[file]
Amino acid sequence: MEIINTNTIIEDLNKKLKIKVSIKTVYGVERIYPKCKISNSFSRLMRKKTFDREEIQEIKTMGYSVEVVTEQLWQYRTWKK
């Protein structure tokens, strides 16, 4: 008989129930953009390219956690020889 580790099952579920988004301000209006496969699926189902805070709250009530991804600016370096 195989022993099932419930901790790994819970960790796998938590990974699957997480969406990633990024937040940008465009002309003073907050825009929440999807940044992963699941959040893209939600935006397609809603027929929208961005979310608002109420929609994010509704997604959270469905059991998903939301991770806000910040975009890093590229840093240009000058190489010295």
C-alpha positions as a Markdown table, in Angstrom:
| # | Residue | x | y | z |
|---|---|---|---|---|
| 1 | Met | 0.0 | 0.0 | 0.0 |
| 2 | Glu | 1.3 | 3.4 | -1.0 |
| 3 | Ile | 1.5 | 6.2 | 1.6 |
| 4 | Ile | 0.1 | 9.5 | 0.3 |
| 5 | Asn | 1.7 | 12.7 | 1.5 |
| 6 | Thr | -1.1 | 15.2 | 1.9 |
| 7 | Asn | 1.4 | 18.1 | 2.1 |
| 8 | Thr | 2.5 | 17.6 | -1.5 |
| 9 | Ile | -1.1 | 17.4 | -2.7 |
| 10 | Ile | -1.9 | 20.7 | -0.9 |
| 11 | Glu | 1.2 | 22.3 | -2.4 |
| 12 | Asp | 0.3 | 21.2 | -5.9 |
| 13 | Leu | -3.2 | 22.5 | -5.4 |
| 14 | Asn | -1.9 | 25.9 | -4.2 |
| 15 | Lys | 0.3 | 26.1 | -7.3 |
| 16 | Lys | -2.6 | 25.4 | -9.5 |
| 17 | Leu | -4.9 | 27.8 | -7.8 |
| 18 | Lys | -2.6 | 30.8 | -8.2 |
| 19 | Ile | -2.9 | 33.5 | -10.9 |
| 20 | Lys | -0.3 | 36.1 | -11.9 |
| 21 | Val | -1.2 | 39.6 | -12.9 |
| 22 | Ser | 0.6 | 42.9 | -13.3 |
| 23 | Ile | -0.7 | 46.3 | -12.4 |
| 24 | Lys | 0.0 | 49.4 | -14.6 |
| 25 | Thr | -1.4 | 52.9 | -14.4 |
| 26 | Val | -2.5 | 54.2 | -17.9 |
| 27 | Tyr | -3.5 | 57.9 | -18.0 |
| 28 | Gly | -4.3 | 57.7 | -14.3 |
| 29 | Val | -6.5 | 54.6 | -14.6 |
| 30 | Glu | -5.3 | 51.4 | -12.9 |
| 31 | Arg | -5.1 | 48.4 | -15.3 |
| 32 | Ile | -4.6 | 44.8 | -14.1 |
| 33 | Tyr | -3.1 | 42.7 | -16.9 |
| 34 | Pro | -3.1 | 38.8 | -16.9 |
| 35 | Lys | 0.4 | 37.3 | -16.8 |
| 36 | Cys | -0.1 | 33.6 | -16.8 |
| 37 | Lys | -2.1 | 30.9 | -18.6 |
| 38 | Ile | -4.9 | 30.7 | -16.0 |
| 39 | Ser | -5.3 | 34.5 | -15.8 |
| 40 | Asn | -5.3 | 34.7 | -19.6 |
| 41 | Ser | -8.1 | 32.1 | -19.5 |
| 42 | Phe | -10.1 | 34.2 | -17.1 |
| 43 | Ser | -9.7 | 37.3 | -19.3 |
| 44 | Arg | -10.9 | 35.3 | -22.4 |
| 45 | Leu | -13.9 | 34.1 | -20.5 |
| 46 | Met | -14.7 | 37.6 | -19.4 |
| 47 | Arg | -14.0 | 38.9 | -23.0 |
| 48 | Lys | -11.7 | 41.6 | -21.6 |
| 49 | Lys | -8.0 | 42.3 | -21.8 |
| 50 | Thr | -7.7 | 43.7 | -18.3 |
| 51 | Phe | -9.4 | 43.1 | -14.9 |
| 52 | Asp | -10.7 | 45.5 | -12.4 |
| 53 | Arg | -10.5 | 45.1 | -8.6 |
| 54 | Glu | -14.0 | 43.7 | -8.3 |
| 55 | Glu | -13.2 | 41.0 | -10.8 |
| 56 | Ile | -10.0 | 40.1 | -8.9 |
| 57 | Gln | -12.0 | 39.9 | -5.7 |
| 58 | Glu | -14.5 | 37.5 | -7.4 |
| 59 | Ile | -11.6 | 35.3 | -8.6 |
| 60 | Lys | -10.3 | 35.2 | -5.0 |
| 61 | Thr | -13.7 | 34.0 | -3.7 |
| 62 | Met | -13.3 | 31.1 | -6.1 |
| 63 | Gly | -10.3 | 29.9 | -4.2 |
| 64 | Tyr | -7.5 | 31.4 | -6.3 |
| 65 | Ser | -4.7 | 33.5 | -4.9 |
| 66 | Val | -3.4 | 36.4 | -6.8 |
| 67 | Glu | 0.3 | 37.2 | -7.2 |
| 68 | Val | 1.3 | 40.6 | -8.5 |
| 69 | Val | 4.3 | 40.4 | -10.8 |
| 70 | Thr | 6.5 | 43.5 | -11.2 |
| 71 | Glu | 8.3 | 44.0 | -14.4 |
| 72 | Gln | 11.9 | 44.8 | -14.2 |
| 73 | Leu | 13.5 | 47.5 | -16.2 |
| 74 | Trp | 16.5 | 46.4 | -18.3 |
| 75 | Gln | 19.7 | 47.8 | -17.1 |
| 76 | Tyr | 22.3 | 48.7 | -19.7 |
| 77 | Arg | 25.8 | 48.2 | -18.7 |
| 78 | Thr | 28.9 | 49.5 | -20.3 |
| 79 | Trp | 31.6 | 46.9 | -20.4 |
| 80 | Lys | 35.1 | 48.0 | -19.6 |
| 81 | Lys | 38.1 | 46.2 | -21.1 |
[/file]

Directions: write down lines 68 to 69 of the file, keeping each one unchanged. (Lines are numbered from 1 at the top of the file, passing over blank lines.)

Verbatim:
| 63 | Gly | -10.3 | 29.9 | -4.2 |
| 64 | Tyr | -7.5 | 31.4 | -6.3 |